When it comes to water-bath canning, you can only use highly acidic food, or food that has been made acidic (acidulated). This is because acidic foods naturally resist bacteria, yeast, mold, and enzymes that can cause food to spoil. Examples of food you can preserve via water bath canning include fruit, jams and jellies, salsa, tomatoes, and sauces (with acidulation), pickles and relishes, chutney, pie fillings, vinegar, and other condiments. These are all either highly acidic foods or foods that are made acidic with lemon or lime juice and vinegar. There are also many foods that CANNOT be preserved via water bath canning. Any low-acid foods with a cumulative pH of 4.6 or higher need to be pressure canned. This means the food must be processed at a temperature of 240 degrees Fahrenheit to create an anaerobic state and destroy all of the bacteria, spores, and other toxins. The following should NOT be used for water bath canning. These require the higher temperature of pressure canning: meat, poultry, seafood, vegetables, chili, soup, stew, and meat sauces. When in doubt, do extra research to understand the pH level of what you’re interested in canning.

What Equipment Do You Need?

It’s important to have the right tools for water bath canning. The following are the tools I recommend when you first start water bath canning.

1. Water Bath Canner (Pot, Lid, and Rack)

To can, you need a water bath canner. This is essentially a tall pot that you can place your jars in to boil. Your jars need to be upright when you boil them. To go along with your pot, you’ll also need a lid and a rack. The rack is placed inside the pot and is used to prevent your glass jars from sitting on the bottom of the pan where temperatures are the highest. This is a way to prevent your jars from cracking, and it can also help you lift your jars out of your pan.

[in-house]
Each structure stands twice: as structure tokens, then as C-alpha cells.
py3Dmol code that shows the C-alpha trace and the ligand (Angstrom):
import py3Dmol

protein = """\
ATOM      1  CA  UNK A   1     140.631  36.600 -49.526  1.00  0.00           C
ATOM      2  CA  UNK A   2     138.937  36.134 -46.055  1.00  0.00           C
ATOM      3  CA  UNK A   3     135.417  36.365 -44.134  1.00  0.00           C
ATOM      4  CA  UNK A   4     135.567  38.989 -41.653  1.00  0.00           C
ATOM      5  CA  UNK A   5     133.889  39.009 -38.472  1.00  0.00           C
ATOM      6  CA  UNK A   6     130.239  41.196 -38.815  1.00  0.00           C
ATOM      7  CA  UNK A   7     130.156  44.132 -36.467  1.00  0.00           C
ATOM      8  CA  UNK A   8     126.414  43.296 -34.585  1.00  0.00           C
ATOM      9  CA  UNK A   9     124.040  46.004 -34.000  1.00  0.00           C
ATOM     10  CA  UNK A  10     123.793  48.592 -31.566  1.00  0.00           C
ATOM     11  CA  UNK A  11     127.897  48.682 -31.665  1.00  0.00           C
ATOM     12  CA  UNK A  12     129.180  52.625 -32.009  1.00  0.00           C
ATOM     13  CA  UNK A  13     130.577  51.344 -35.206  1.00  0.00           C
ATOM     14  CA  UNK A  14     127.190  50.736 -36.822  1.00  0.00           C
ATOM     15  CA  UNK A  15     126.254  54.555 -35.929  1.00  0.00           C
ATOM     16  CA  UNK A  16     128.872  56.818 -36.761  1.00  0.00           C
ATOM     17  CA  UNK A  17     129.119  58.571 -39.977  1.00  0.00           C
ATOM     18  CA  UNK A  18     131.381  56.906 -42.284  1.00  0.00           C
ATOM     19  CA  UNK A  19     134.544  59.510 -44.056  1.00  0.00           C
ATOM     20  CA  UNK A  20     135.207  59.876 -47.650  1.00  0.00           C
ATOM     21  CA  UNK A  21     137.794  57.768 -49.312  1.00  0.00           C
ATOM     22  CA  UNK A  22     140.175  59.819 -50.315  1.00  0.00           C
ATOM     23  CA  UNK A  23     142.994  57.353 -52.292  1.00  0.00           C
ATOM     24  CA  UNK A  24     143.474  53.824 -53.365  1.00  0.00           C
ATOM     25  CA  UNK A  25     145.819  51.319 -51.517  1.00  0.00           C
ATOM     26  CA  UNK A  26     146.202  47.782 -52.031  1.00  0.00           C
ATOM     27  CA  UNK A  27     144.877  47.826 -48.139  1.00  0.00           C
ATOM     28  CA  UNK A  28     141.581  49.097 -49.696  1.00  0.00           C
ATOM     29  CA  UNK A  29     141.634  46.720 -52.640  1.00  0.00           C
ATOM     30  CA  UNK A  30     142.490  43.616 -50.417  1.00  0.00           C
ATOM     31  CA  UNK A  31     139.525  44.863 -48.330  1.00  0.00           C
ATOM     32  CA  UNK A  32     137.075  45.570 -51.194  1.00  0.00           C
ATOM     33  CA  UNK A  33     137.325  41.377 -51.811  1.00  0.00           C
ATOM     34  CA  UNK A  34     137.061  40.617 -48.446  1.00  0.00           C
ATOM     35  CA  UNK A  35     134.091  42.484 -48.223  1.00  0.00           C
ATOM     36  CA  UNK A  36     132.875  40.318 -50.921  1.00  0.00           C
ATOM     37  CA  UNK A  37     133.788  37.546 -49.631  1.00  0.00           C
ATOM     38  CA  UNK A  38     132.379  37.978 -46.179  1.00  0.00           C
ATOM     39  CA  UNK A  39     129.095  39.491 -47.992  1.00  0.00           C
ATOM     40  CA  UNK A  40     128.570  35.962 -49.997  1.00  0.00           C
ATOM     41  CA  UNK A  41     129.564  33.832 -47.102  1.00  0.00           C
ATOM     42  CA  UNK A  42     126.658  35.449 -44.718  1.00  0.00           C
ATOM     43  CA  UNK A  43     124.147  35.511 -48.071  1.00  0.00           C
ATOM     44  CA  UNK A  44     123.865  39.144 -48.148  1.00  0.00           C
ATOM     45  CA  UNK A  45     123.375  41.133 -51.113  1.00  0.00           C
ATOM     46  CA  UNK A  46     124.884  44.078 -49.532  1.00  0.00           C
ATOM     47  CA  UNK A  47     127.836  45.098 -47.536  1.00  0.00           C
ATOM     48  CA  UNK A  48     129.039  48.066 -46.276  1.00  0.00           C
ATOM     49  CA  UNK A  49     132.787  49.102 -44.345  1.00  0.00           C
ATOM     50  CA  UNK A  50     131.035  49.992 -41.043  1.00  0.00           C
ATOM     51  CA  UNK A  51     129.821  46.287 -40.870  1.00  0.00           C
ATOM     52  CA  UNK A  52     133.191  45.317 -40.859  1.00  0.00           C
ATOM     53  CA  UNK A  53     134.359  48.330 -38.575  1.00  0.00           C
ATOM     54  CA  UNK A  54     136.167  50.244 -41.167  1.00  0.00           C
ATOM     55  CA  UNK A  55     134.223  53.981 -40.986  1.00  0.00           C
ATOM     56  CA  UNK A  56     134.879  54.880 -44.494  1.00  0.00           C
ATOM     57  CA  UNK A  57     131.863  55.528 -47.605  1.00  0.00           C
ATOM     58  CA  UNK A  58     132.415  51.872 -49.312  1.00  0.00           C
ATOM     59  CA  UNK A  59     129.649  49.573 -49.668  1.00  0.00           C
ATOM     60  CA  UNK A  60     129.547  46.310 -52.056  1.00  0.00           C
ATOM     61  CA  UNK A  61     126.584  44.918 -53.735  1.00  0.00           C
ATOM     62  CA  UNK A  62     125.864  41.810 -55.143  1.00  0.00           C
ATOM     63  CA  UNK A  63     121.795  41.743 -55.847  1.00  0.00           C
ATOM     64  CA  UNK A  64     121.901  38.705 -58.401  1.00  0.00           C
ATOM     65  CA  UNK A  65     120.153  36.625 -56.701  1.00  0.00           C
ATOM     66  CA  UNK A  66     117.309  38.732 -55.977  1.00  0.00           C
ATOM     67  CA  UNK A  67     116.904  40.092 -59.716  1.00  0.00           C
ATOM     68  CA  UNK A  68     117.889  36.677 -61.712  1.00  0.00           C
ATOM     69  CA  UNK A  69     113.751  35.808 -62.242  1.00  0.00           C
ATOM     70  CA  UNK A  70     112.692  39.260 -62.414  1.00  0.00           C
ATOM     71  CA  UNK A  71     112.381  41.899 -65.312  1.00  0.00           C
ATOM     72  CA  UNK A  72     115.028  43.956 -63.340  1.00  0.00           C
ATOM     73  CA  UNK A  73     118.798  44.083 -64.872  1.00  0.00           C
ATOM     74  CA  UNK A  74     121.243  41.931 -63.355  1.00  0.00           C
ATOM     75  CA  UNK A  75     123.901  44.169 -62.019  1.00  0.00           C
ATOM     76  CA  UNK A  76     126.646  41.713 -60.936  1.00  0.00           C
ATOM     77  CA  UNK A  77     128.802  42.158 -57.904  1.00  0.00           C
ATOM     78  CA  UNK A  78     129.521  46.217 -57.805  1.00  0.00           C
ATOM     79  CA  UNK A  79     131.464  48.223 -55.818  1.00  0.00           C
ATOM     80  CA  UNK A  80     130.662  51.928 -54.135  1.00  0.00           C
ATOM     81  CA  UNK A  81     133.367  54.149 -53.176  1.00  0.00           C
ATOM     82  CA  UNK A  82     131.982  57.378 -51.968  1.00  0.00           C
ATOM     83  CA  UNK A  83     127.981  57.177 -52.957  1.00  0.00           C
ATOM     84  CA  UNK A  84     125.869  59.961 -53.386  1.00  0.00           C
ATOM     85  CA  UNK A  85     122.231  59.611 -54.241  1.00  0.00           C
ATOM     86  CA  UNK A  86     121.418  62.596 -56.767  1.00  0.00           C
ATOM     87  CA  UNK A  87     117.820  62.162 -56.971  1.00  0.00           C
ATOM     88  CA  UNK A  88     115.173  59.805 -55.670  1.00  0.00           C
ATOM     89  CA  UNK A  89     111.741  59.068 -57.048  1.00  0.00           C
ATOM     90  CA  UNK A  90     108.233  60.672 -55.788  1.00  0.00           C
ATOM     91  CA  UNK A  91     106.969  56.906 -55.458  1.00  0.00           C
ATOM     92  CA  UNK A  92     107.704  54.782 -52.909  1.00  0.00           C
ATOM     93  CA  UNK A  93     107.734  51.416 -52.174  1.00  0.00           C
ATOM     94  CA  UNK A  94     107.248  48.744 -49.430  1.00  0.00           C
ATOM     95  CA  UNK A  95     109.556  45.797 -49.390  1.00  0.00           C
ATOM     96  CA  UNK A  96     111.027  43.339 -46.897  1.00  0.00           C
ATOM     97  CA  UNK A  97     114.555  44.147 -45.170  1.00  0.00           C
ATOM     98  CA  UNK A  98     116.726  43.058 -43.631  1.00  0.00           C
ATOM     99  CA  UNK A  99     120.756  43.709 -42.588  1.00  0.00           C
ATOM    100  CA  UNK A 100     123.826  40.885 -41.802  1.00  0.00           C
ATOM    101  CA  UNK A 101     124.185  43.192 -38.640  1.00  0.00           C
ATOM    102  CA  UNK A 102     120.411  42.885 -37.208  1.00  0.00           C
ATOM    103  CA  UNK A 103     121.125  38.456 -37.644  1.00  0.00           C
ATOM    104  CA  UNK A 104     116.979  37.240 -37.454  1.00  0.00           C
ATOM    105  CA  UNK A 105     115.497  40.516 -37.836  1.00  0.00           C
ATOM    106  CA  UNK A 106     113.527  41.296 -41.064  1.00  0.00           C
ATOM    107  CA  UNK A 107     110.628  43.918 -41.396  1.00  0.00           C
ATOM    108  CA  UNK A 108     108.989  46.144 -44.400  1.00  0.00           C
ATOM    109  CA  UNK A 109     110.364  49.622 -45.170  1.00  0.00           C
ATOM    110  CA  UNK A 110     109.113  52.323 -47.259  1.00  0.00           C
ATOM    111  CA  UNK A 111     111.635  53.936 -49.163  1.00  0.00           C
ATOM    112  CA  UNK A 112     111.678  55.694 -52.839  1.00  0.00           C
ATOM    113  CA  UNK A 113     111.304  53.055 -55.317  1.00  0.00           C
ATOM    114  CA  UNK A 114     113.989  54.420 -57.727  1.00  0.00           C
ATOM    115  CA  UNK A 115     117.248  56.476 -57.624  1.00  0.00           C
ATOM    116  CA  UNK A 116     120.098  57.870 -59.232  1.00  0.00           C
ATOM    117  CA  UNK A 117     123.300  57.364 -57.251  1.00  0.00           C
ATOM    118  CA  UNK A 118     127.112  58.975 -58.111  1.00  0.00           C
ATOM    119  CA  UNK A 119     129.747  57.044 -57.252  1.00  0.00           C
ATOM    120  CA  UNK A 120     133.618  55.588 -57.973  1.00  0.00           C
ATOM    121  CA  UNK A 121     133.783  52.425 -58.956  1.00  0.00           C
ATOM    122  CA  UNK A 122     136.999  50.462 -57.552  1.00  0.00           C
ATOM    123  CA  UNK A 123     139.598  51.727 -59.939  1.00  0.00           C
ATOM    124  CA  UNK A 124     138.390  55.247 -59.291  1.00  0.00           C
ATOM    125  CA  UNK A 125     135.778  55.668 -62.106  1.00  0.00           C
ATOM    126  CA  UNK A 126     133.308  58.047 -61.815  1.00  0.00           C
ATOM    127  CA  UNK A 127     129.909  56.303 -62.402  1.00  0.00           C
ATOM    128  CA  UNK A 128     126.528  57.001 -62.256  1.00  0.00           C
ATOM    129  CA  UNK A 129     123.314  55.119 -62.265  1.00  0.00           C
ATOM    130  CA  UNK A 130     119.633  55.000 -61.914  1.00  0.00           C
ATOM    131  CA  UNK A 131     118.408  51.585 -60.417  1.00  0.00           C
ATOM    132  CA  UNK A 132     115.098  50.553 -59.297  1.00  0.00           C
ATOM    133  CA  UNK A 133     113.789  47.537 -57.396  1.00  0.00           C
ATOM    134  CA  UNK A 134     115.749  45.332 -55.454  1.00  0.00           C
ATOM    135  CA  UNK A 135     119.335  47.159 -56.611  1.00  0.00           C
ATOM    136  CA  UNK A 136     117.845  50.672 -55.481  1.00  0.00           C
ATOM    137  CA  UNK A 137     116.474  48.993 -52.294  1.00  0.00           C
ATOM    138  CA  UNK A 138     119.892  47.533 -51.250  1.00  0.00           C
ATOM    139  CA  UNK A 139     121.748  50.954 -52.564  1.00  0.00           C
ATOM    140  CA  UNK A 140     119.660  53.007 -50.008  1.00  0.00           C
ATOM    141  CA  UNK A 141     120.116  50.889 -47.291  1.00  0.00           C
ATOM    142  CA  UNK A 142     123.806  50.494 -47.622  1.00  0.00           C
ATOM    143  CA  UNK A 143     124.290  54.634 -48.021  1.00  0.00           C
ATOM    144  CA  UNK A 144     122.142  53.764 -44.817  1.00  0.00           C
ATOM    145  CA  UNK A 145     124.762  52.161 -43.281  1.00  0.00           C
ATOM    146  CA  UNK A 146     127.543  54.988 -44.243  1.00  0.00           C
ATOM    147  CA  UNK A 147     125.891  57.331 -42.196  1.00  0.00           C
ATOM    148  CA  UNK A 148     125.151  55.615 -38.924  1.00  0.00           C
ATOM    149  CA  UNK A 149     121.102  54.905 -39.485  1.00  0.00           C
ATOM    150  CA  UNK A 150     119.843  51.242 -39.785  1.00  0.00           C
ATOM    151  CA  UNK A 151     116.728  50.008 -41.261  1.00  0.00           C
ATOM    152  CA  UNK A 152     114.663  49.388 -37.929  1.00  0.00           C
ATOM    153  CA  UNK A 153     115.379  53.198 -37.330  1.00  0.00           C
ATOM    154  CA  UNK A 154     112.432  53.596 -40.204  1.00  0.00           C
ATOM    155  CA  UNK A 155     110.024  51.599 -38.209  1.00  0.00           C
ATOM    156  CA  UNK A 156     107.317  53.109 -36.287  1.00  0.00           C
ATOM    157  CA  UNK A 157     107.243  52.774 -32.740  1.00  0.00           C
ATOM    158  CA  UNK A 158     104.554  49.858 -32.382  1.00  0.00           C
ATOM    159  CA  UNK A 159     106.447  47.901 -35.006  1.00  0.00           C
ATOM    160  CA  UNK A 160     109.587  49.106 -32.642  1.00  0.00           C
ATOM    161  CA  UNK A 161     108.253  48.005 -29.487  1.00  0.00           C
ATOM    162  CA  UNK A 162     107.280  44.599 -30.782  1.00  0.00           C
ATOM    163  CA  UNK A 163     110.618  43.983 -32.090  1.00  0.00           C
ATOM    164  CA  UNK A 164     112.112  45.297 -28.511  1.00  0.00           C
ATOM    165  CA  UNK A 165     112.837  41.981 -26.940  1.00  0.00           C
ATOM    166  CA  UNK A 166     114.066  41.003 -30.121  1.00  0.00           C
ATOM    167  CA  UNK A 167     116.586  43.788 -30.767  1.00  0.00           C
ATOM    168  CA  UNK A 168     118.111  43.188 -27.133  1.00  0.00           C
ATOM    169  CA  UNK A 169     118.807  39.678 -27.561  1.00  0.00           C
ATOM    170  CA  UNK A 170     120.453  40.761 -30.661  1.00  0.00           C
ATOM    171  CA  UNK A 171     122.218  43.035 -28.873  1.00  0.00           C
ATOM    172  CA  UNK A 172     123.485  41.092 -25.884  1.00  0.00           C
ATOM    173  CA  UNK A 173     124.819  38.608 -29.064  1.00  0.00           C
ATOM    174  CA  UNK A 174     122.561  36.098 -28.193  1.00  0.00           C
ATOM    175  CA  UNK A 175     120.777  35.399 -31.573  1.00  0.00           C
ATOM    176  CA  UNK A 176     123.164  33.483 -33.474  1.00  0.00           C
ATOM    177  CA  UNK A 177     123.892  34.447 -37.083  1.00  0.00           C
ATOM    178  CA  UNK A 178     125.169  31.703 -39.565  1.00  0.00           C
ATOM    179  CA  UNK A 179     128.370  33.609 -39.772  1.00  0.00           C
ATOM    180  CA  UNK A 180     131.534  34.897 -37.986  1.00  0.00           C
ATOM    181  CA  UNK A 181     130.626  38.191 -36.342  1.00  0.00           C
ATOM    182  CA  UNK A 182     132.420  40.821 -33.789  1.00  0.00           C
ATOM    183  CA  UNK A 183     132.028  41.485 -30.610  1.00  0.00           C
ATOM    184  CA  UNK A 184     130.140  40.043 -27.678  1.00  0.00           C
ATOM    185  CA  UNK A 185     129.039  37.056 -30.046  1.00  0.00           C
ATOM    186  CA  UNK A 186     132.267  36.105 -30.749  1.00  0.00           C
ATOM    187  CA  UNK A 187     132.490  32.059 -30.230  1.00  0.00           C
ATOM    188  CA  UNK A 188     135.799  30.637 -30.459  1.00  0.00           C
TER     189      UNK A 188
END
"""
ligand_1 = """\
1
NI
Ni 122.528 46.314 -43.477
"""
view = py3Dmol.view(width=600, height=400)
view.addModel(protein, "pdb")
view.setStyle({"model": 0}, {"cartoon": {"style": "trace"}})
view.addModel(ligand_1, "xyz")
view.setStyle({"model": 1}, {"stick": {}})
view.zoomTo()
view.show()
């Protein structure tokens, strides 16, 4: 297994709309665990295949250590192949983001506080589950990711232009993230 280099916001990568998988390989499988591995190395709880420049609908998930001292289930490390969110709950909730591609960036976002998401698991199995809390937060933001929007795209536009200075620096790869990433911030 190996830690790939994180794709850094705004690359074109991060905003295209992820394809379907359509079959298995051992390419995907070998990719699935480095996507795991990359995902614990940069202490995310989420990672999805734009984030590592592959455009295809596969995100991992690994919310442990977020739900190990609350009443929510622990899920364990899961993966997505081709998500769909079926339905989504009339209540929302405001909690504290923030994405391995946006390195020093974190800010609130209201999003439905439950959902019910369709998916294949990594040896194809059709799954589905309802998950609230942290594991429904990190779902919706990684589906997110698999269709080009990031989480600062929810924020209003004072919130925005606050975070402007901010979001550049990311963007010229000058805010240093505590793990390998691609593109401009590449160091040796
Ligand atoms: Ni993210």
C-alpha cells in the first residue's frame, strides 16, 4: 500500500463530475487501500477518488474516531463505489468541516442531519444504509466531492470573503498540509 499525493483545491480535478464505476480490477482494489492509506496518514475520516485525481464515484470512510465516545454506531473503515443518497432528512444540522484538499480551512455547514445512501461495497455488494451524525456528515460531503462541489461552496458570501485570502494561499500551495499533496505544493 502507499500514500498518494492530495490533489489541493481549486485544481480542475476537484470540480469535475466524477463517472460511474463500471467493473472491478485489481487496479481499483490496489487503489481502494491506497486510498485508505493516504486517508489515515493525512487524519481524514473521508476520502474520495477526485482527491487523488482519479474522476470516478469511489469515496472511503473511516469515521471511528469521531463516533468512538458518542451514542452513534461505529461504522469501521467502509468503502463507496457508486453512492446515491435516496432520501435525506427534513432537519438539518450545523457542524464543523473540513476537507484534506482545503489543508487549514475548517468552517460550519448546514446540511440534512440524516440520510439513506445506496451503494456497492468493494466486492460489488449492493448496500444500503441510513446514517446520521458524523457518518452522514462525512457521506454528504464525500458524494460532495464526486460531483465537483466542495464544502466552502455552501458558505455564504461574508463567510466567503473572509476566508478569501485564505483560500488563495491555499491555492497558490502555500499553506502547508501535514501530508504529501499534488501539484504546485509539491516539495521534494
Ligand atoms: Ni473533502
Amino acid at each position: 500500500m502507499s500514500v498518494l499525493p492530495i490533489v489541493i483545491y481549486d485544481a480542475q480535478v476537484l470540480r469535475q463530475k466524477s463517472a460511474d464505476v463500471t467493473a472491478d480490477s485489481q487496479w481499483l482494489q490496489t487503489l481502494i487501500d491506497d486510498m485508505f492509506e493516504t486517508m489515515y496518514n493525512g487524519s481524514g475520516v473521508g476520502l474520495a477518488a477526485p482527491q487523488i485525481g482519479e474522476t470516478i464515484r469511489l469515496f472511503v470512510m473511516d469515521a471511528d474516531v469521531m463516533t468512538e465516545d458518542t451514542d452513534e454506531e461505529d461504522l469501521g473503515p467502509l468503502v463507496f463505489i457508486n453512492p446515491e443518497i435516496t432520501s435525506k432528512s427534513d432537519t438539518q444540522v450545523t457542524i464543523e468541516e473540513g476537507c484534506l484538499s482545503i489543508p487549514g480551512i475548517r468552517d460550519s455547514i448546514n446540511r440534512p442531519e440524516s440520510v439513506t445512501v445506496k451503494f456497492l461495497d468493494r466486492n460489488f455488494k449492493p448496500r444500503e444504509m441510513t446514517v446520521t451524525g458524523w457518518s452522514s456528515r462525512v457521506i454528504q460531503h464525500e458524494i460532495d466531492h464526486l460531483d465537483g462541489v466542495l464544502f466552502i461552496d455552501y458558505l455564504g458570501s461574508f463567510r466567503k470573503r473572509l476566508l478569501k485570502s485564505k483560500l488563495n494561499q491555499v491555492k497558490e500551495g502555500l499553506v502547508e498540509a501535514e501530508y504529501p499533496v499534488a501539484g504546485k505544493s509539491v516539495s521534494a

2. Jars, Lids, and Bands

You’ll want glass jars to store your preserved food in, and you need a way to seal the jars to prevent air from getting in. This is where lids come into play. While you can use your glass jars over and over, you can only use a lid once for preserving. Bands are important to keep your jar lids on tight while your jars are in their water bath. After your remove, your jars and you hear them pop you can actually remove the bands if you want. Bands can be used more than once, but I find they eventually start to rust and I need to get new ones.

3. Water Bath Accessories

There are some other water bath accessories that I find very useful for canning. A jar lifter helps when removing your jars from the boiling hot water. This is really a necessity to have. The lid wand (which has a magnet on the end) is used to lift clean lids and place them on jars without touching them. A jar funnel helps to get any sort of jam, relish, chutney, or salsa into the jars without making a mess. And a narrow rubber spatula helps to make sure everything is packed in your jars without air bubbles. You may find you need other tools depending on what you’re canning like measuring cups, peelers, mashers, food mills and processors. Hopefully, you have learned more about water bath canning basics to preserve your fall garden. If you’re looking for water bath canning, feel free to check out these Canning and Preserving Recipes. I hope your fall harvest is abundant, your heart full, and your blessings many.

About The Author

Hi, I’m Candice from My Little Green Garden! I’m a small business owner and suburban homesteader. After gardening and growing my own food for years, I decided to start sharing my experiences and tips with others. I grow organically and try to live a healthy, holistic lifestyle. My Little Green Garden provides how-to tips for gardeners, recipes and canning ideas, and healthy living advice. MLGG is here to inspire you to grow your own garden, no matter the space you have or the stage you’re at! I hope we’ll be growing together soon!

Find her at My Little Green Garden